2017 worst influenza season in Australia since 2012 with New South Wales hit the hardest

Quick facts

  • Influenza is a very contagious respiratory virus which is spread by sneezing or coughing commonly.
  • There are two strains of influenza with many variations due to proteins within the DNA. This allows continual mutations from year to year.
  • Worldwide 3-5 million people become infected every year with 250,000 to 500,000 deaths annually.
  • In Australia approximately 18,000 people are hospitalized each year with 3,500 deaths.
  • The World Health Organization has been monitoring and producing vaccines for influenza since 1952 with 142 monitoring centres in 112 countries.
  • Five international centres produce the vaccines used every year, including one in Melbourne.
  • While criticism of the level of outbreak for 2017 in Australia is mixed statistics showed that there were more reported cases this year than at any point since 2012
  • Of the 217,559 cases of influenza reported in Australia up to October 2017 over half (101,793) were reported in New South Wales.
  • Officials recognize an issue with how the influenza outbreak was handled in Australia this year, however they are divided on possible solutions to prevent a repeat in years to come.



With 2017 thought to have been a horror year for influenza in Australia, I thought I would  research where our flu vaccines come from, how are they chosen and why has this year in particular been so bad?

A little about influenza

Flu, or more correctly known as influenza, is a respiratory virus which has similar symptoms to that of a common cold. The difference is the severity and quality of those symptoms. Surprisingly there are only two strains of influenza: A and B. However, within those two strains are combinations with varying protein chains of H and N. This is what gives the influenza virus the ability to mutate and evade eradication. Influenza can strike at any time of the year; however the colder months are more likely to see the spread of the virus. One possible explanation I heard a few years ago is that during the colder months people are more likely to congregate together indoors which would allow influenza to spread more readily. This could be due to the fact that influenza transmits via airborne means such as sneezing and coughing.

Globally the World Health Organization (WHO) estimates that between three to five million cases of severe influenza occur each year worldwide and of those 250,000 to 500,000 cases result in deaths. Australia specifically sees 18,000 hospitalizations for influenza annually with an average of 3,500 deaths. Influenza is also estimated to account for 10% of all yearly workplace absenteeism in Australia.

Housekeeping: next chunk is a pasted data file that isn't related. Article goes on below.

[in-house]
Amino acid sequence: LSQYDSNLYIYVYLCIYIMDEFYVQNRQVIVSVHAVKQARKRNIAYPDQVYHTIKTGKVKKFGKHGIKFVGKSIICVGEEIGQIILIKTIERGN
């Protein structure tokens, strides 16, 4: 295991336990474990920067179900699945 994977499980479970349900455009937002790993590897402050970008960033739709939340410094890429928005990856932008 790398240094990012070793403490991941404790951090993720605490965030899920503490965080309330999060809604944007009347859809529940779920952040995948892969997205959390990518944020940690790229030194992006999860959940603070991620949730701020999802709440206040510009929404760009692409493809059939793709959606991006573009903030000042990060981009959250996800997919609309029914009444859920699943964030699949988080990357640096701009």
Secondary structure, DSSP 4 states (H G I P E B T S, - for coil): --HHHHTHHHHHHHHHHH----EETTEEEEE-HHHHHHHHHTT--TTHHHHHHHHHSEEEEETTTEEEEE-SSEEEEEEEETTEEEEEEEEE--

Worldwide vaccine efforts

As a virus you cannot cure it with antibiotics; once infected all you can do is wait it out. However, vaccines work by introducing a weak or dead strain of the virus into the body where antibodies can be produced which when confronted with the influenza virus will kill the virus before it takes hold of the host’s body and produce debilitating symptoms. The production of antibodies can take three to four months before fully effective so experts recommend having the flu vaccine early in the season to allow for immunity to develop.


The WHO has been responsible since 1952 for the monitoring of influenza and vaccine research through their Global Influenza Surveillance and Response System. Different influenza strains become more prominent from year to year, and strains can mutate. Therefore the WHO runs 142 monitoring centres in 112 countries. Five of those centres host World Health Organization Collaborating Centers for Reference and Research on Influenza:

  • Atlanta, Georgia, USA (Centers for Disease Control and Prevention, CDC);
  • London, United Kingdom (The Francis Crick Institute);
  • Melbourne, Australia (Victoria Infectious Diseases Reference Laboratory);
  • Tokyo, Japan (National Institute for Infectious Diseases); and
  • Beijing, China (National Institute for Viral Disease Control and Prevention)

These five centres are also produce vaccines for the different influenza strains. Monitoring of influenza occurs year-round, however production of vaccines takes approximately six months and therefore decisions on which strains (usually three to four) are included are made half a year before the major flu season starts. The actual vaccine doses are then manufactured by private companies with the strains produced by the centres above.

The 2017 influenza season